California Governor Gavin Newsom attempted to deflect efforts to recall him by linking Monday to a website that blames “national Republicans, anti-vaxxers, Q-Anon conspiracy theorists and anti-immigrant Trump supporters” for the campaign.
Newsom linked Monday to the “Stop the Republican Recall” website, which declares on its opening page:
A partisan, Republican coalition of national Republicans, anti-vaxxers, Q-Anon conspiracy theorists and anti-immigrant Trump supporters.
According to the Los Angeles Times, they include “peddlers of Q-Anon doomsday conspiracies; ‘patriots’ readying for battle and one organization allied with the far-right extremist group, the Proud Boys.”
Instead of helping fight the pandemic, these partisan forces are pulling a page from the Trump playbook and attacking Californians.
Newsom’s opponents, however, include Democrats as well, such as left-wing billionaire mega-donor Chamath Palihapitiya, who appeared to launch his own campaign for governor earlier this year.
— Chamath Palihapitiya (@chamath) January 26, 2021
Newsom’s rivals have collected roughly 2 million signatures ahead of the March 17 deadline — some 500,000 more than needed, enough to defeat an attempt to have signatures disqualified.
The San Francisco Chronicle noted Monday that Newsom could adopt a “long-shot” strategy of convincing enough signatories to change their minds:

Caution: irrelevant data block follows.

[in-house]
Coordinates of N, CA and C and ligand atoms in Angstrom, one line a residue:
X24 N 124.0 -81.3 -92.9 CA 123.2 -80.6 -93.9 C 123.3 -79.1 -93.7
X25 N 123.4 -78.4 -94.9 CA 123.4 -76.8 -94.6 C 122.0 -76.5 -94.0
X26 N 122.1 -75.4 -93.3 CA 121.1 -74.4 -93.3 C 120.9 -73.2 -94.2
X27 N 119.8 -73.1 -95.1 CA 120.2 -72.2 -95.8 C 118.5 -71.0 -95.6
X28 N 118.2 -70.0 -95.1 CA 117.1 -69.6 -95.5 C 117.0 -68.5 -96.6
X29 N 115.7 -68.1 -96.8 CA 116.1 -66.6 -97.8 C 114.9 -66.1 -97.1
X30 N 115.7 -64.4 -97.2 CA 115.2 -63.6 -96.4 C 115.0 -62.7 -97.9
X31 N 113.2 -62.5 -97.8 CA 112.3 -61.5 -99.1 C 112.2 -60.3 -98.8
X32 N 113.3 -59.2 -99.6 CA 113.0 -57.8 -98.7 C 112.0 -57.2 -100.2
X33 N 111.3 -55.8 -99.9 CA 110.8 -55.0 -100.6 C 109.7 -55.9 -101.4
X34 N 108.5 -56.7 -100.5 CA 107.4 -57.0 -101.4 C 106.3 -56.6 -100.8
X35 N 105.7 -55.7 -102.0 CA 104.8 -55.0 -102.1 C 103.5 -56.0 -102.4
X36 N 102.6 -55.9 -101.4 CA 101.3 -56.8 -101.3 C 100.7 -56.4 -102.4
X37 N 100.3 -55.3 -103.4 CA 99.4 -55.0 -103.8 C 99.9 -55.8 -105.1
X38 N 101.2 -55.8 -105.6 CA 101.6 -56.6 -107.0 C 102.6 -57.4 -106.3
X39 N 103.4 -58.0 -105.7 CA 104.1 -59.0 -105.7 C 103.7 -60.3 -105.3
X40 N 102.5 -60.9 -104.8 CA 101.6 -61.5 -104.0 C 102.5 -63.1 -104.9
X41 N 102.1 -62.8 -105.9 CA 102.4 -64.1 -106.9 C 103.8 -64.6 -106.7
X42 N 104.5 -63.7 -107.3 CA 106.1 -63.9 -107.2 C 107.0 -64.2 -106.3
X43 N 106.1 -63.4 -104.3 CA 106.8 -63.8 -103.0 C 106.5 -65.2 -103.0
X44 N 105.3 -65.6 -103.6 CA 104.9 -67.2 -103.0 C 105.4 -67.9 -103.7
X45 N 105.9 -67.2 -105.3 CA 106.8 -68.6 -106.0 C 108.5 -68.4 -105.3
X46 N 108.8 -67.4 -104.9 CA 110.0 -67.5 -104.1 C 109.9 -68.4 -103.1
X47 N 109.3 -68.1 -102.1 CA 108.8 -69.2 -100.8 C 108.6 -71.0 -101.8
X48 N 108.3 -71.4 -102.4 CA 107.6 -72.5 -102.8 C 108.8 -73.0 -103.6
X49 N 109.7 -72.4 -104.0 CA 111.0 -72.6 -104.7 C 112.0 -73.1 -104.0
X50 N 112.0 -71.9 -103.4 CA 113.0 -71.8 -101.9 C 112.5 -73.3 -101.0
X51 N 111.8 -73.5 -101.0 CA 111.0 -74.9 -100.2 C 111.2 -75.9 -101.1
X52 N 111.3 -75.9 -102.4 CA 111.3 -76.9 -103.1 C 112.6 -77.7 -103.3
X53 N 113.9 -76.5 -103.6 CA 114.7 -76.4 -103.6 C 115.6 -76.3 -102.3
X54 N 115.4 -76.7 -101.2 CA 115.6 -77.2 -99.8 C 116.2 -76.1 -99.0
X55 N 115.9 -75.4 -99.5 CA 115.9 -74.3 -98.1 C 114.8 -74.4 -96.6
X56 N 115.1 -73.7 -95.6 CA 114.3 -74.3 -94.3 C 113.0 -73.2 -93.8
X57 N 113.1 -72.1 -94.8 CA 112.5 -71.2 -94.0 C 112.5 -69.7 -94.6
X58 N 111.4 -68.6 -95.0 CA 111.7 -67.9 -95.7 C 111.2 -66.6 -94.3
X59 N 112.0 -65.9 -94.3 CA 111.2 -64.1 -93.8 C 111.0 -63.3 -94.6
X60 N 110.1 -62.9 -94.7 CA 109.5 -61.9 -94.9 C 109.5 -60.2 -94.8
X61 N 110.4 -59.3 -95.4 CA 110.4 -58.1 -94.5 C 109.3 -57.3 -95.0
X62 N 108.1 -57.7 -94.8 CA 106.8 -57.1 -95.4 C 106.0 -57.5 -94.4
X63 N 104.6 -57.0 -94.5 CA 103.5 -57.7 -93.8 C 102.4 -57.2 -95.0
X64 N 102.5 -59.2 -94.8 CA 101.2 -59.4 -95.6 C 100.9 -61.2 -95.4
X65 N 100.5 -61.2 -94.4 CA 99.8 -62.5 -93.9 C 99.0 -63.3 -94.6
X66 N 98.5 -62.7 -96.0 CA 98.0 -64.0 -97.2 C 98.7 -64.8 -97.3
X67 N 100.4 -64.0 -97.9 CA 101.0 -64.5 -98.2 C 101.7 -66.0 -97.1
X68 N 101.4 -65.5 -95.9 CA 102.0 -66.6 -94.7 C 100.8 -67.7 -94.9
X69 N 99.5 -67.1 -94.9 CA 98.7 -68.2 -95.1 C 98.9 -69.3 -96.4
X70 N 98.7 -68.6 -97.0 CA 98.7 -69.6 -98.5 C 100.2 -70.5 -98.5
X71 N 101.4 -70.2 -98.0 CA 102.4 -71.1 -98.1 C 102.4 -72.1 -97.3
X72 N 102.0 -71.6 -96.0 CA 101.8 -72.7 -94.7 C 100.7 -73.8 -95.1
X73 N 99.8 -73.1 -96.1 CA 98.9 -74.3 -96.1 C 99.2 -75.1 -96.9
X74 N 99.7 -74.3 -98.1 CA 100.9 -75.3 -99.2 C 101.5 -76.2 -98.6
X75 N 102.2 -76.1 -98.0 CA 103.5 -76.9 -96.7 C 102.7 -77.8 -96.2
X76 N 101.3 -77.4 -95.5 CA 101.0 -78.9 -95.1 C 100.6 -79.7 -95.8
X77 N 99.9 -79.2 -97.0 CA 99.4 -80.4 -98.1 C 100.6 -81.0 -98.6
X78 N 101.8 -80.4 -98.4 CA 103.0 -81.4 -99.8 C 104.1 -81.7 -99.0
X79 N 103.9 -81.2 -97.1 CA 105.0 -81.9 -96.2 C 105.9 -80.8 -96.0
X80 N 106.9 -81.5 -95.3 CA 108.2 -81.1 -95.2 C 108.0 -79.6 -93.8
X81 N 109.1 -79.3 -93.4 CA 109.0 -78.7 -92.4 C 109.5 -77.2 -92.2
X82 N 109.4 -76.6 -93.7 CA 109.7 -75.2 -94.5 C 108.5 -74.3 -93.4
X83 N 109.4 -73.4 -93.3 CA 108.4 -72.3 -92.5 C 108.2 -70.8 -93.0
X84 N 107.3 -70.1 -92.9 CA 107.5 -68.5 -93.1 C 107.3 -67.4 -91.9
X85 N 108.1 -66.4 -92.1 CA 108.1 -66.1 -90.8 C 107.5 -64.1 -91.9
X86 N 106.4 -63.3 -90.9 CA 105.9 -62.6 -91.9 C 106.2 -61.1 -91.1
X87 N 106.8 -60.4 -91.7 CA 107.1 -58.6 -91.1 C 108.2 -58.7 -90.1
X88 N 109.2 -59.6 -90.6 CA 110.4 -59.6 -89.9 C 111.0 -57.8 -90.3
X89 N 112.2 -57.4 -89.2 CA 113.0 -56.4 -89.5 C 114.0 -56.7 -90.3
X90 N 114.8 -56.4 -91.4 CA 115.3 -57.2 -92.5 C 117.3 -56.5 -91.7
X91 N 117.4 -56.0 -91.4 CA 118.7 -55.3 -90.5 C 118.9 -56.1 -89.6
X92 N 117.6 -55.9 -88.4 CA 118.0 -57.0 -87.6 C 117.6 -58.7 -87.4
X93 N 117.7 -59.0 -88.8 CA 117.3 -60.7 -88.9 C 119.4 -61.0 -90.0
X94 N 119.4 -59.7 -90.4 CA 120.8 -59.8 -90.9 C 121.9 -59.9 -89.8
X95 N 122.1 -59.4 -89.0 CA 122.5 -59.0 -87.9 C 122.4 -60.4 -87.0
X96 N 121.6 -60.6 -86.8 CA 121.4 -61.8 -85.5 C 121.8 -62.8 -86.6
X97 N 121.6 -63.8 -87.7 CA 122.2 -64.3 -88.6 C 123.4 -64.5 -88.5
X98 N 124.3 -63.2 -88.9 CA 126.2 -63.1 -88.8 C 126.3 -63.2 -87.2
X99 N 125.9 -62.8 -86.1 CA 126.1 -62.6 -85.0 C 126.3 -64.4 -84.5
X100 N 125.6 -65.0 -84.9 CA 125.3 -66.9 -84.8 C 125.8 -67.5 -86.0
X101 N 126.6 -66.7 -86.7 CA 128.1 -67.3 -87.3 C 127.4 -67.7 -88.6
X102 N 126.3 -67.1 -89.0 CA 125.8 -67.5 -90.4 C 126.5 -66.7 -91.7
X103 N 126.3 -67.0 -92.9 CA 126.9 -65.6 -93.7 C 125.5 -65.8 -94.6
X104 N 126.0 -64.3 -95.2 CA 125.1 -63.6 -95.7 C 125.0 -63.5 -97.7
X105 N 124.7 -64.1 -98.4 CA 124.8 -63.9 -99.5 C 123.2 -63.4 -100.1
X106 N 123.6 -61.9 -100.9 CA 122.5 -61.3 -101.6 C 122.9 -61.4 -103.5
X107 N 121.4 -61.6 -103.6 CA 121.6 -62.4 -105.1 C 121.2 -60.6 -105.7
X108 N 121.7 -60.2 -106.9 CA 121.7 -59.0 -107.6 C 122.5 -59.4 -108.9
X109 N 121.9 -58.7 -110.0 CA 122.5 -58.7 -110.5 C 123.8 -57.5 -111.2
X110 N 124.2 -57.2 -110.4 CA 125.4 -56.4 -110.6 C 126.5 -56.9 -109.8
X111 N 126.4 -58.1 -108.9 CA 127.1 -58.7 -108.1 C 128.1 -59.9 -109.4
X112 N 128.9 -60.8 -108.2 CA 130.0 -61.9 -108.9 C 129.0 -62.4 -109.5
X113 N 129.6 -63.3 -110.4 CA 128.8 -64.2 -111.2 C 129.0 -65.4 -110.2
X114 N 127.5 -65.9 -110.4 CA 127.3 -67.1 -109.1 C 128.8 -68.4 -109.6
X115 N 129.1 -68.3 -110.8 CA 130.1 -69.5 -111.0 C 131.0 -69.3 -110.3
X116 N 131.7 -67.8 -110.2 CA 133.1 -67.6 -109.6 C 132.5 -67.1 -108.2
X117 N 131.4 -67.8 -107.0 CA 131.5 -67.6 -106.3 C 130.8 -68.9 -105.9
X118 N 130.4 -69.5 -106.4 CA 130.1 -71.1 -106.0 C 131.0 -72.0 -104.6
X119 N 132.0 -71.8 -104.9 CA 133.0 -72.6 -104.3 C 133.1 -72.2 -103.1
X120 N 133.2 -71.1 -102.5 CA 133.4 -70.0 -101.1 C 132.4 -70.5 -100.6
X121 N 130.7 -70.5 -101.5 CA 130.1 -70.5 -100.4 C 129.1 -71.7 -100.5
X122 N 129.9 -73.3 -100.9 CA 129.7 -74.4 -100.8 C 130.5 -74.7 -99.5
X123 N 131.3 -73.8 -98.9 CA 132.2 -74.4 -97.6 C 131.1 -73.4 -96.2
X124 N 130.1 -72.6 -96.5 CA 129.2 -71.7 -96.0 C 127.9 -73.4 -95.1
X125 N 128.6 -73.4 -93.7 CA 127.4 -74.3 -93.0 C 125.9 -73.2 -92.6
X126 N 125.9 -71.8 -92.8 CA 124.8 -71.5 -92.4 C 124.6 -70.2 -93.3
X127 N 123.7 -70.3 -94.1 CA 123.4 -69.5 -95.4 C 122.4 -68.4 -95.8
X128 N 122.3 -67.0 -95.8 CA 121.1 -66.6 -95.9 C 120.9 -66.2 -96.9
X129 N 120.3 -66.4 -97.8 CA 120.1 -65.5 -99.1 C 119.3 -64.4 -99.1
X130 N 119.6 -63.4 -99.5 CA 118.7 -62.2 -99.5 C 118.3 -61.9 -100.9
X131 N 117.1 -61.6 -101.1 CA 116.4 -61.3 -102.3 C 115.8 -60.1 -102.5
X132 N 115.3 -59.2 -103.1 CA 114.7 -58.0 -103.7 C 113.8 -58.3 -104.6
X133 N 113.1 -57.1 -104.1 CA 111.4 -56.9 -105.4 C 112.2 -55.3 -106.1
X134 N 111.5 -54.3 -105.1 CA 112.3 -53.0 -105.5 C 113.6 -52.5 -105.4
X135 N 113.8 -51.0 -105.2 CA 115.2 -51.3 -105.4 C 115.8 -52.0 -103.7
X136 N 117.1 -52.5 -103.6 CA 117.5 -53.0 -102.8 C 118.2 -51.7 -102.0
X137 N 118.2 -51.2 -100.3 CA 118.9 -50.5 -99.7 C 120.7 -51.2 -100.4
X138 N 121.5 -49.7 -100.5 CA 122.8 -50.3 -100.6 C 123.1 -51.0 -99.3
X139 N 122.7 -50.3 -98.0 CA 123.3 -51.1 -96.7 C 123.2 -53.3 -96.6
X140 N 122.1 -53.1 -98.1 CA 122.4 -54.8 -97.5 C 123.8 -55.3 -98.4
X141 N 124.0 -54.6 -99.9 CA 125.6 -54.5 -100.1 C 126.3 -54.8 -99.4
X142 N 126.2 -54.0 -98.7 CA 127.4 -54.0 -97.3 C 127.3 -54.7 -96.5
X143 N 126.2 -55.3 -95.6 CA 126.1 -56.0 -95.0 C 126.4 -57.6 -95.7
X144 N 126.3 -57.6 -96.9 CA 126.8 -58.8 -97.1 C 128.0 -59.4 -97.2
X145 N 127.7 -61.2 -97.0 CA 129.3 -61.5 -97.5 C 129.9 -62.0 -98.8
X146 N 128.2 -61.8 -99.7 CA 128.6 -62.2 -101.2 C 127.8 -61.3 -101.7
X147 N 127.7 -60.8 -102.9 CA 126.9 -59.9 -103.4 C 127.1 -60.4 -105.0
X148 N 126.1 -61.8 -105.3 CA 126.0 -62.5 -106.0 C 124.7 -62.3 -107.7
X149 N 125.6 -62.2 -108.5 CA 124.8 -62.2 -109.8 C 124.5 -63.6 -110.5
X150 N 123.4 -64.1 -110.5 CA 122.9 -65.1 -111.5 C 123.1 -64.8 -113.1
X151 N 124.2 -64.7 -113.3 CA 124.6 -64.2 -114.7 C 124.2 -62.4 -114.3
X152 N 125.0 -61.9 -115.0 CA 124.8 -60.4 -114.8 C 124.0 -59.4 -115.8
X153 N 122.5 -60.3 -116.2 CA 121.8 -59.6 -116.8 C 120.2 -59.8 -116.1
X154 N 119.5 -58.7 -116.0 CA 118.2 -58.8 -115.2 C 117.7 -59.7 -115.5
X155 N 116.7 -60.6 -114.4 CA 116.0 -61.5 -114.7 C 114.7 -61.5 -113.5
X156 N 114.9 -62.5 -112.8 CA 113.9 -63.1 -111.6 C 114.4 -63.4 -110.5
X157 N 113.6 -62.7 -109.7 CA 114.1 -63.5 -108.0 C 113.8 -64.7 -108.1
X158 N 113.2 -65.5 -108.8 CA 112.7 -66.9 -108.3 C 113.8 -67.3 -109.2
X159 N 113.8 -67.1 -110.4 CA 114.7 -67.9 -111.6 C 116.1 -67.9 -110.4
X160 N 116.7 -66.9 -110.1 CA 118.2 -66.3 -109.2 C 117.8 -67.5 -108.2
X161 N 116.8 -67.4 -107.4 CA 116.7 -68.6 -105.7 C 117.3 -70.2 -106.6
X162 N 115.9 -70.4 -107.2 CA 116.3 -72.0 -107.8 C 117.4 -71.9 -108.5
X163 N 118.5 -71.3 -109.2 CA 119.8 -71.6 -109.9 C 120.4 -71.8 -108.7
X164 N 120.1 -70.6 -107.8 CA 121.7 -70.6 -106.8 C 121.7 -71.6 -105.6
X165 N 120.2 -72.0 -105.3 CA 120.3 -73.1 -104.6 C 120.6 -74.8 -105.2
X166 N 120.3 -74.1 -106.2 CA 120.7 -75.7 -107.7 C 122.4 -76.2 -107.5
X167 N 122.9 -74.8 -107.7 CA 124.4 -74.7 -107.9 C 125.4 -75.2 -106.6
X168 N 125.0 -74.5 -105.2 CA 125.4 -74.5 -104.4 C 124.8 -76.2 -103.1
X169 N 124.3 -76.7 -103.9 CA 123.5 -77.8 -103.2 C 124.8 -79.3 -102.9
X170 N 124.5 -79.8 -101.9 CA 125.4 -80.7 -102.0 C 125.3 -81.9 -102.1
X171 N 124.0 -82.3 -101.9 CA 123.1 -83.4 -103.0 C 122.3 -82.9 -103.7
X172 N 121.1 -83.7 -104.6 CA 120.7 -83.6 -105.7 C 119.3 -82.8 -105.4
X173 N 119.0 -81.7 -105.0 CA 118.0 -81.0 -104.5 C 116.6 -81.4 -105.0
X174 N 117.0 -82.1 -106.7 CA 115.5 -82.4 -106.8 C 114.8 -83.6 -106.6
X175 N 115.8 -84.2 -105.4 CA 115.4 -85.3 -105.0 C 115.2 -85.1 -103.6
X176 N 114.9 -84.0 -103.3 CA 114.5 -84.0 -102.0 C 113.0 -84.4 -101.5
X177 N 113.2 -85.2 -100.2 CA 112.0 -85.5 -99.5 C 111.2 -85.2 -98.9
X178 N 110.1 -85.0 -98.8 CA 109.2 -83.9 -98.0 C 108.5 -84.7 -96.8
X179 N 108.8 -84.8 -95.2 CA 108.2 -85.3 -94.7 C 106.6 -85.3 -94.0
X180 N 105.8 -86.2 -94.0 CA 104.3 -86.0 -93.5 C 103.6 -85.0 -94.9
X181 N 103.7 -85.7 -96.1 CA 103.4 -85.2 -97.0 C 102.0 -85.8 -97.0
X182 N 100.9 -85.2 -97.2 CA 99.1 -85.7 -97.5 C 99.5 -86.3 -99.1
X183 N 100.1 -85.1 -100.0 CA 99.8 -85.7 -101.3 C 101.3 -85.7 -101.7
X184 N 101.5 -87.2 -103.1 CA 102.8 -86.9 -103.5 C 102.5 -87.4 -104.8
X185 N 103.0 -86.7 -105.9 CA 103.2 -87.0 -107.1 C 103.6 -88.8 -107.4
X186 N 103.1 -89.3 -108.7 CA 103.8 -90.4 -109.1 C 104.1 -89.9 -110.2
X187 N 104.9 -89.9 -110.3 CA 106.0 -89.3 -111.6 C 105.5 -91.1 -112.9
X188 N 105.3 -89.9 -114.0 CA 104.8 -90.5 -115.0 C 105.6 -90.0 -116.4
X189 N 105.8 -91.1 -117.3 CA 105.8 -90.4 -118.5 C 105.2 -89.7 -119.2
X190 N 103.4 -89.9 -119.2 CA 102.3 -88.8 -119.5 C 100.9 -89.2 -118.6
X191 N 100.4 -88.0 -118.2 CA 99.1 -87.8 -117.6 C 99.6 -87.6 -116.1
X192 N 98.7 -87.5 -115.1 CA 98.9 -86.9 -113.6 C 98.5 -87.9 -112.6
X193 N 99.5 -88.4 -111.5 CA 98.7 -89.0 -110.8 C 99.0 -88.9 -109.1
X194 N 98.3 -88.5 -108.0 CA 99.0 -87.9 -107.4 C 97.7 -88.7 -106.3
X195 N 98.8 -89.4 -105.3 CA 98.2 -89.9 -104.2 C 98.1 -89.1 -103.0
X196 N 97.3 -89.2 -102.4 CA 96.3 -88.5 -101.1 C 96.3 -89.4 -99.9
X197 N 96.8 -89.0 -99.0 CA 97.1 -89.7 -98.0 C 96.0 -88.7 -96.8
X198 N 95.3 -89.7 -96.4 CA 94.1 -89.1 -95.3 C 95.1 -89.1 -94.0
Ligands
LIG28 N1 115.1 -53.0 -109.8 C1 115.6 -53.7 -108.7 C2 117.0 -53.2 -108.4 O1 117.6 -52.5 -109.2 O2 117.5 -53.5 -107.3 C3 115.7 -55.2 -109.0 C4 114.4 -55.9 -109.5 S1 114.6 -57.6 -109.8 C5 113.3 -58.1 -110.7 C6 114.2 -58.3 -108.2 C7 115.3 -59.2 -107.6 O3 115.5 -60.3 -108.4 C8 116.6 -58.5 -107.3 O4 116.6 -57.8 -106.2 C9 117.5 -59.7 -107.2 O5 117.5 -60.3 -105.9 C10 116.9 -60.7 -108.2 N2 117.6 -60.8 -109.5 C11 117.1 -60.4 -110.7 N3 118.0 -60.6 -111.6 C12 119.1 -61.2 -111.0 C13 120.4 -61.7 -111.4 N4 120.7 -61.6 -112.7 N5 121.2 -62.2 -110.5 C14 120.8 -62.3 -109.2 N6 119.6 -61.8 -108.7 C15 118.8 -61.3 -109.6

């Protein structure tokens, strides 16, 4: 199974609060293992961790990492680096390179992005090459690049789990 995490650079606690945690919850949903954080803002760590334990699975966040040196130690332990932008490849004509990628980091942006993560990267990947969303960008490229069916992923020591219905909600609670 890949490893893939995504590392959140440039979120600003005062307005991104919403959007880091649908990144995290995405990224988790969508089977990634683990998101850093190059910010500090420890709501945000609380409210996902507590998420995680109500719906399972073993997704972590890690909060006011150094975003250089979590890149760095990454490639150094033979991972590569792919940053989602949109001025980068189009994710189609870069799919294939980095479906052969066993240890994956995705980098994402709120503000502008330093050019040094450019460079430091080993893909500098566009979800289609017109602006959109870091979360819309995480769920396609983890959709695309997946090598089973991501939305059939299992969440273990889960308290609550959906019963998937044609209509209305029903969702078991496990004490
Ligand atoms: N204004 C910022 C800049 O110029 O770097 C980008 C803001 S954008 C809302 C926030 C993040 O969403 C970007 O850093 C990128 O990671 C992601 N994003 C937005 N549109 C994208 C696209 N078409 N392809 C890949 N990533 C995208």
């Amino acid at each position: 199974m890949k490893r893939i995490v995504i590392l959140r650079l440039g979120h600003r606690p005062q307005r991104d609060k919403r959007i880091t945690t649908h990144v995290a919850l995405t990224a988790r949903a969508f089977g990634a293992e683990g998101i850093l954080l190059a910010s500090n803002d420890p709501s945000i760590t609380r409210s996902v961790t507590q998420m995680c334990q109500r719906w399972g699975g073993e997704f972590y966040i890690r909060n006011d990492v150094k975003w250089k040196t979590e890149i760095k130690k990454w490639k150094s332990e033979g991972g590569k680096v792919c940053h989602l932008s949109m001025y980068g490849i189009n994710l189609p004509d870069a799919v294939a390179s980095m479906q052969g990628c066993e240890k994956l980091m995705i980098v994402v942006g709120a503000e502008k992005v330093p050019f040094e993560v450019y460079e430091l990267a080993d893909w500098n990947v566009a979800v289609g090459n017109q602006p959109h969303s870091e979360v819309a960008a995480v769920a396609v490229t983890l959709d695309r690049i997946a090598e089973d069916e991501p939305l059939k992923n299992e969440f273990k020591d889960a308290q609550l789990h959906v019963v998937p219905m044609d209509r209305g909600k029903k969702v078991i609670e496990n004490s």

Once the recall campaign turns in its petitions, county election officials have until April 29 to count how many registered voters signed and report their numbers to the secretary of state’s office.
The state then has 10 days to tally the counties’ results. If the recall campaign has qualified, it starts the signature-withdrawal period, in which voters get 30 business days to let their local election officials know they’d like to remove their names from the petition. Voters are offered the chance regardless of whether the Newsom campaign tries to persuade them to do so.
Then counties have 10 more business days to report the number of rescinded signatures back to the secretary of state. Assuming the recall is still eligible, the state Department of Finance gets 30 business days to estimate how much the election will cost, and the Joint Legislative Budget Committee has another 30 days to review the estimate.
Only then is the recall certified, at which point Lt. Gov. Eleni Kounalakis must call an election within 60 to 80 days. That timeline could push a vote all the way to November or December.
The extended schedule for a recall effort was adopted by the Democrat-dominated California legislature to protect State Sen. Josh Newman from a recall. He was ultimately recalled, but won election back to his old seat last year.
Story cited here.